Our society is undergoing an important transition spurred by technological innovations. The development of automation, the wide-scale introduction of robots and computers are profoundly changing our society and workplace. These innovations increasingly reduce the demand for human labor in performing routine mechanical, mental and physical tasks. As a result, our society today needs more people who can be creative and innovative.
In order to meet these new needs, the educational system must foster creativity as a way of preparing young people to become productive members of modern society. Therefore, educating young people to be creative is the best way to make our education socially relevant. This is not to say that involvement in social causes or community work is not important; it most certainly is. However, enhancing students’ capacity to create, helping them gain control over their creativity, more than anything else, will make our education socially relevant.
Slack is a good example of a company with a strong vision that is forced to adapt its vision in order to align with the entrenched practices of the general public. Slack is designed to streamline communication between teams. It eliminates the need for inefficient tools like email. Unfortunately, email remains a pervasive tool in business so, if you can’t beat them… Which is why Slack announced this week that is embracing email as an option for collaboration within its platform.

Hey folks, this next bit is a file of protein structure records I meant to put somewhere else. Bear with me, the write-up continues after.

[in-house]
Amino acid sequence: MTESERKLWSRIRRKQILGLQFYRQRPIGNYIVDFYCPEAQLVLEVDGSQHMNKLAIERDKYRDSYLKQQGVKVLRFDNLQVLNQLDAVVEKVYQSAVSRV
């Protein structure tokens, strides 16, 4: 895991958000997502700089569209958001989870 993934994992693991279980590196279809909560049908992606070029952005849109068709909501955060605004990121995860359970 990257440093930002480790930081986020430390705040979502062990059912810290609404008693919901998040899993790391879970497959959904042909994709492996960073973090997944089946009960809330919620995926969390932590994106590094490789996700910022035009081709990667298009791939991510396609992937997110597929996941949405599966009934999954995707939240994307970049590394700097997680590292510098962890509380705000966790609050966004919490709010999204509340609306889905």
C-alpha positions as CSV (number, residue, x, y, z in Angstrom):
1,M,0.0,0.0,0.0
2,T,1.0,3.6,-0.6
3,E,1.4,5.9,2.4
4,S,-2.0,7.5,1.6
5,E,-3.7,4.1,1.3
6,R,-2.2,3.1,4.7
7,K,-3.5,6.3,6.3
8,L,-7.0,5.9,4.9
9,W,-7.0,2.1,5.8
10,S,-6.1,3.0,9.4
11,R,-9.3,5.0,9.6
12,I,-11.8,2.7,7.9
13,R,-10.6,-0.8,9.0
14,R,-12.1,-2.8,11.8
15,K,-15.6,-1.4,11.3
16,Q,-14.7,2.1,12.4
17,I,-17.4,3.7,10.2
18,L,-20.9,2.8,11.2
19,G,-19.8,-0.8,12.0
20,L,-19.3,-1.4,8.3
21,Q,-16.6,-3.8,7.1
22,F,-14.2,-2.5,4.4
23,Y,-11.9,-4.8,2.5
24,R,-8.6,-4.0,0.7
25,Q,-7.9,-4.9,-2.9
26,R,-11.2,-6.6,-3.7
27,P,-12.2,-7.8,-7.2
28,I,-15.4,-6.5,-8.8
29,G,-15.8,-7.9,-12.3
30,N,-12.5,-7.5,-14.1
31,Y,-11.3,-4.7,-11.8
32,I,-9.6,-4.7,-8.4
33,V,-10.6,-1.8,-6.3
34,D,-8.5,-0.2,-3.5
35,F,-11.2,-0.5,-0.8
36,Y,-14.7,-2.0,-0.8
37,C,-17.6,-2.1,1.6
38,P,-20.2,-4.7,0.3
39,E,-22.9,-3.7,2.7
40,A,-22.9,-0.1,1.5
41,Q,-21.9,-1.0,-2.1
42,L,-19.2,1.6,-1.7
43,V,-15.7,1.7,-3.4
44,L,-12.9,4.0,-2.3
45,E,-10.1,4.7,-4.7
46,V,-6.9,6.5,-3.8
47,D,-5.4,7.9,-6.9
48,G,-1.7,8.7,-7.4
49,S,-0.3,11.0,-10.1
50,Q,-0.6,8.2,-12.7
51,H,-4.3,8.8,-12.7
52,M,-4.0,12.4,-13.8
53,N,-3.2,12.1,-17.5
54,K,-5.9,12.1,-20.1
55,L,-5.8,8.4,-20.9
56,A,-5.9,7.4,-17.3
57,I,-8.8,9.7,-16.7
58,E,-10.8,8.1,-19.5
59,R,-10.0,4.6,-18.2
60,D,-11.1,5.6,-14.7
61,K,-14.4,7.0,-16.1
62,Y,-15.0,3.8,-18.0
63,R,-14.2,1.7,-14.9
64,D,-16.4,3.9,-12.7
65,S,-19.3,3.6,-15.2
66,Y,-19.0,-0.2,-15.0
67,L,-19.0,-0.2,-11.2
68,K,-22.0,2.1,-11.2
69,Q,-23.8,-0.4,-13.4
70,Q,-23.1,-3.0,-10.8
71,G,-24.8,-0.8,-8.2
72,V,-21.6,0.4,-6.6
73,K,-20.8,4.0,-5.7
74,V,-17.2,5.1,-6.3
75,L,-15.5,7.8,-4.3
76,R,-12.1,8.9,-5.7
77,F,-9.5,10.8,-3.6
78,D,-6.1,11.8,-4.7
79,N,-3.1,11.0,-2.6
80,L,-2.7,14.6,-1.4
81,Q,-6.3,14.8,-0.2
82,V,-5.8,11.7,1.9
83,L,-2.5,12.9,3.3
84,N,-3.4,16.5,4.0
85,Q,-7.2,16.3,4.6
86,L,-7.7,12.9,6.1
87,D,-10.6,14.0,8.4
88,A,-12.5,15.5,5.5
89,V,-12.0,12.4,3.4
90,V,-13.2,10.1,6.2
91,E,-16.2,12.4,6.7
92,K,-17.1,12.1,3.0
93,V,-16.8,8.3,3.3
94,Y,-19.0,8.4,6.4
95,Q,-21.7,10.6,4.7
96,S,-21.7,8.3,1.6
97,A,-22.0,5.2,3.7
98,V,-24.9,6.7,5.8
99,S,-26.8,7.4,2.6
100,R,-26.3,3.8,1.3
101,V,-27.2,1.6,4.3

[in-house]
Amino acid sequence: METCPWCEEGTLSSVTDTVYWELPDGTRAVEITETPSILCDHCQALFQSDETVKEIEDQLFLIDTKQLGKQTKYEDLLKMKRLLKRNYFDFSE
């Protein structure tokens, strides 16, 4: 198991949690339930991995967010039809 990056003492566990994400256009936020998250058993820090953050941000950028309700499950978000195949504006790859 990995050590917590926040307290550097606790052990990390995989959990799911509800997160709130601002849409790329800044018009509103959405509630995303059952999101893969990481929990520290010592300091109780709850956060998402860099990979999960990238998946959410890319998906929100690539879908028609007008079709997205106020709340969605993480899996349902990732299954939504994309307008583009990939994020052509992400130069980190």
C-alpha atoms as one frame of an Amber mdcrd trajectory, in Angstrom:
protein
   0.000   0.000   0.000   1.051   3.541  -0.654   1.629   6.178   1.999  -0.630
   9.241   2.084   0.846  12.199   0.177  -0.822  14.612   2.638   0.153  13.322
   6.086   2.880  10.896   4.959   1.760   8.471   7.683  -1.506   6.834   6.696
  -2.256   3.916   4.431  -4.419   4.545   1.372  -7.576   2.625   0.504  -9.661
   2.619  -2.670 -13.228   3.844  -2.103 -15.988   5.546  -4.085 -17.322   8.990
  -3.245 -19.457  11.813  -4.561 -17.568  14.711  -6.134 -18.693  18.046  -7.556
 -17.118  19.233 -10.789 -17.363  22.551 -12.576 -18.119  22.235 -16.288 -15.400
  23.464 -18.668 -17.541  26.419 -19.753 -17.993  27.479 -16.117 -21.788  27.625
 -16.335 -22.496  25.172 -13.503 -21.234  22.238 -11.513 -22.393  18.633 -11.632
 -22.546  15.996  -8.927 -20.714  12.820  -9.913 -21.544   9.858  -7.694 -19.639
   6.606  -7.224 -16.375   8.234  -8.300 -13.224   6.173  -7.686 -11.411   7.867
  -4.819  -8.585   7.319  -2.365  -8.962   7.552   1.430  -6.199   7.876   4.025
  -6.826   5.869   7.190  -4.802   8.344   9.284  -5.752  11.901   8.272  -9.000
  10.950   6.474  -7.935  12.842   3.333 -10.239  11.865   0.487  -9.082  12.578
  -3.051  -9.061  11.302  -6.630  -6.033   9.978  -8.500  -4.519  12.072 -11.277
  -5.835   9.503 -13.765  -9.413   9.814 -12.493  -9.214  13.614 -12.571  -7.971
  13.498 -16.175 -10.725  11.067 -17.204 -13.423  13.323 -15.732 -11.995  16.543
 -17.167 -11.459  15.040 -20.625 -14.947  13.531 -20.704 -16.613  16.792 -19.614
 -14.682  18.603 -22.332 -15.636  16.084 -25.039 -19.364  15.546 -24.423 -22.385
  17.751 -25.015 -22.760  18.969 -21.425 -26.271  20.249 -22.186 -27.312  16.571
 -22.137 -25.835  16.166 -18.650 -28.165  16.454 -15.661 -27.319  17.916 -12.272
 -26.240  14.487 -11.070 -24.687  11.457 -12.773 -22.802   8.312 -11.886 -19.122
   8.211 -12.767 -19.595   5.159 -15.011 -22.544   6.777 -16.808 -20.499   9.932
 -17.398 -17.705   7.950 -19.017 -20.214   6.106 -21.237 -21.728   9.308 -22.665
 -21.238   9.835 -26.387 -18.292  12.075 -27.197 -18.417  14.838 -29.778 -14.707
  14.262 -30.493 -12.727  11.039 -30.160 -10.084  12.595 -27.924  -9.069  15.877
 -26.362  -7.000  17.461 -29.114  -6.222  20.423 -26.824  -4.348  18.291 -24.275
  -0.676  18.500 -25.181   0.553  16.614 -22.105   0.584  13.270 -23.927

I also think it’s worth noting that not all that happens in edtech happens in the Western World. Everyone should take note of the impressive edtech investment and development in China.
China saw the establishment of 97 new “unicorn” companies in 2018. That means that every 3.8 days, on average, a Chinese startup reached a valuation of at least US$1 billion. As of July 2018, among the world’s 10 largest EdTech unicorns, seven were born in China, according to a list prepared by HolonIQ. As of February 2019, CBInsights lists six EdTech unicorns, five of which were born in China.
More specifically, it’s important to note that Tencent and Alibaba have intensified their efforts in the education space. “With the capital and technology solutions garnered from the two Internet giants, more concentration effects could be generated regarding integrating data, intelligent hardware to drive education informatization in both public and private settings.”